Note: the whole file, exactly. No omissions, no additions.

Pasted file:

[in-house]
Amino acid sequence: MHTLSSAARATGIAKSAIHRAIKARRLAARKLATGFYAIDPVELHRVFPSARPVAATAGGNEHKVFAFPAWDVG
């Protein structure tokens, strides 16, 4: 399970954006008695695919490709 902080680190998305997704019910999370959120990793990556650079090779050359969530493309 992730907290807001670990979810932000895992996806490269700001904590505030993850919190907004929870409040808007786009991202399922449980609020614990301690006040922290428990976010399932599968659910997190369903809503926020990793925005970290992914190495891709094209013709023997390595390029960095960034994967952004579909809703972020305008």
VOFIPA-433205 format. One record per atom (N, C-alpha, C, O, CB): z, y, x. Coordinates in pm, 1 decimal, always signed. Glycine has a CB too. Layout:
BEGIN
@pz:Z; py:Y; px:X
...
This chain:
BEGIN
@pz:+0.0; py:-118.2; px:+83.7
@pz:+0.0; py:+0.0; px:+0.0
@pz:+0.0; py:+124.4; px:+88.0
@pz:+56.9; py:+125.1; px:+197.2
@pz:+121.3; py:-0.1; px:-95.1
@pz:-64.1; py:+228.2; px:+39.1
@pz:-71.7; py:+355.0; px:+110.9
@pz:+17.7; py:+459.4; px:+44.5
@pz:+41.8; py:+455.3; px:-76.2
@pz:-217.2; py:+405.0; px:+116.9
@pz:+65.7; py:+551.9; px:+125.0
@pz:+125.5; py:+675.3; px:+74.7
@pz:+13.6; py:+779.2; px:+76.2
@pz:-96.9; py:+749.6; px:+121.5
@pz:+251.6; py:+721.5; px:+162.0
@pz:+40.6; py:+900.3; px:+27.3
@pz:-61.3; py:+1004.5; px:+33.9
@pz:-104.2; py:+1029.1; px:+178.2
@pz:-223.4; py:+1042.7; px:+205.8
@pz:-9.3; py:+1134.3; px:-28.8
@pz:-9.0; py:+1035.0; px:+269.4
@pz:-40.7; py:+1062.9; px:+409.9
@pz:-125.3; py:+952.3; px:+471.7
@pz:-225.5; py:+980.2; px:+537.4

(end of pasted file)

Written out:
[in-house]
Amino acid sequence: MHTLSSAARATGIAKSAIHRAIKARRLAARKLATGFYAIDPVELHRVFPSARPVAATAGGNEHKVFAFPAWDVG
């Protein structure tokens, strides 16, 4: 399970954006008695695919490709 902080680190998305997704019910999370959120990793990556650079090779050359969530493309 992730907290807001670990979810932000895992996806490269700001904590505030993850919190907004929870409040808007786009991202399922449980609020614990301690006040922290428990976010399932599968659910997190369903809503926020990793925005970290992914190495891709094209013709023997390595390029960095960034994967952004579909809703972020305008």
VOFIPA-433205 format. One record per atom (N, C-alpha, C, O, CB): z, y, x. Coordinates in pm, 1 decimal, always signed. Glycine has a CB too. Layout:
BEGIN
@pz:Z; py:Y; px:X
...
This chain:
BEGIN
@pz:+0.0; py:-118.2; px:+83.7
@pz:+0.0; py:+0.0; px:+0.0
@pz:+0.0; py:+124.4; px:+88.0
@pz:+56.9; py:+125.1; px:+197.2
@pz:+121.3; py:-0.1; px:-95.1
@pz:-64.1; py:+228.2; px:+39.1
@pz:-71.7; py:+355.0; px:+110.9
@pz:+17.7; py:+459.4; px:+44.5
@pz:+41.8; py:+455.3; px:-76.2
@pz:-217.2; py:+405.0; px:+116.9
@pz:+65.7; py:+551.9; px:+125.0
@pz:+125.5; py:+675.3; px:+74.7
@pz:+13.6; py:+779.2; px:+76.2
@pz:-96.9; py:+749.6; px:+121.5
@pz:+251.6; py:+721.5; px:+162.0
@pz:+40.6; py:+900.3; px:+27.3
@pz:-61.3; py:+1004.5; px:+33.9
@pz:-104.2; py:+1029.1; px:+178.2
@pz:-223.4; py:+1042.7; px:+205.8
@pz:-9.3; py:+1134.3; px:-28.8
@pz:-9.0; py:+1035.0; px:+269.4
@pz:-40.7; py:+1062.9; px:+409.9
@pz:-125.3; py:+952.3; px:+471.7
@pz:-225.5; py:+980.2; px:+537.4